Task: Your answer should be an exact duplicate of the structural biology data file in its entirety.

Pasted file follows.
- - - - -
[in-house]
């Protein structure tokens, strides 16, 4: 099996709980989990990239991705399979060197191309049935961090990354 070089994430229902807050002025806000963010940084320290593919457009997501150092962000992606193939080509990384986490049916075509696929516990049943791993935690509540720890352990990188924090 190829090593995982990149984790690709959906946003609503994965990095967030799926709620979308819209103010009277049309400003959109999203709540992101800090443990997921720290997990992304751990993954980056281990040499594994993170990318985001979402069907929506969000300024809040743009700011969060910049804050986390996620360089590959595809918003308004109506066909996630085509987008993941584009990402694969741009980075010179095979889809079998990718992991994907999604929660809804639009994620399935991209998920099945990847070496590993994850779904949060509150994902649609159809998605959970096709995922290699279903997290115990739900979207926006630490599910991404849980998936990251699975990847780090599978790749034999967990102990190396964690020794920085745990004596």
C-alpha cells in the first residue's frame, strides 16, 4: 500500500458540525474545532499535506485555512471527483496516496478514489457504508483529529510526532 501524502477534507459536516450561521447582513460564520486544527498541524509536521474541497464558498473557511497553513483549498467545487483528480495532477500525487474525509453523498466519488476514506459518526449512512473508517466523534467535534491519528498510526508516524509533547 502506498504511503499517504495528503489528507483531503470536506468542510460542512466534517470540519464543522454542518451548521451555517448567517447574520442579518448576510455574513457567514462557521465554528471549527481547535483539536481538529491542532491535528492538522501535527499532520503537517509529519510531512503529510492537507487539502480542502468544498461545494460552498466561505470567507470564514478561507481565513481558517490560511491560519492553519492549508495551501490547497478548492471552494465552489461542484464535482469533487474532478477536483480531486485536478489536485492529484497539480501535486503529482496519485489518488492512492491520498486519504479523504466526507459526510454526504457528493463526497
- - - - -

[in-house]
């Protein structure tokens, strides 16, 4: 099996709980989990990239991705399979060197191309049935961090990354 070089994430229902807050002025806000963010940084320290593919457009997501150092962000992606193939080509990384986490049916075509696929516990049943791993935690509540720890352990990188924090 190829090593995982990149984790690709959906946003609503994965990095967030799926709620979308819209103010009277049309400003959109999203709540992101800090443990997921720290997990992304751990993954980056281990040499594994993170990318985001979402069907929506969000300024809040743009700011969060910049804050986390996620360089590959595809918003308004109506066909996630085509987008993941584009990402694969741009980075010179095979889809079998990718992991994907999604929660809804639009994620399935991209998920099945990847070496590993994850779904949060509150994902649609159809998605959970096709995922290699279903997290115990739900979207926006630490599910991404849980998936990251699975990847780090599978790749034999967990102990190396964690020794920085745990004596």
C-alpha cells in the first residue's frame, strides 16, 4: 500500500458540525474545532499535506485555512471527483496516496478514489457504508483529529510526532 501524502477534507459536516450561521447582513460564520486544527498541524509536521474541497464558498473557511497553513483549498467545487483528480495532477500525487474525509453523498466519488476514506459518526449512512473508517466523534467535534491519528498510526508516524509533547 502506498504511503499517504495528503489528507483531503470536506468542510460542512466534517470540519464543522454542518451548521451555517448567517447574520442579518448576510455574513457567514462557521465554528471549527481547535483539536481538529491542532491535528492538522501535527499532520503537517509529519510531512503529510492537507487539502480542502468544498461545494460552498466561505470567507470564514478561507481565513481558517490560511491560519492553519492549508495551501490547497478548492471552494465552489461542484464535482469533487474532478477536483480531486485536478489536485492529484497539480501535486503529482496519485489518488492512492491520498486519504479523504466526507459526510454526504457528493463526497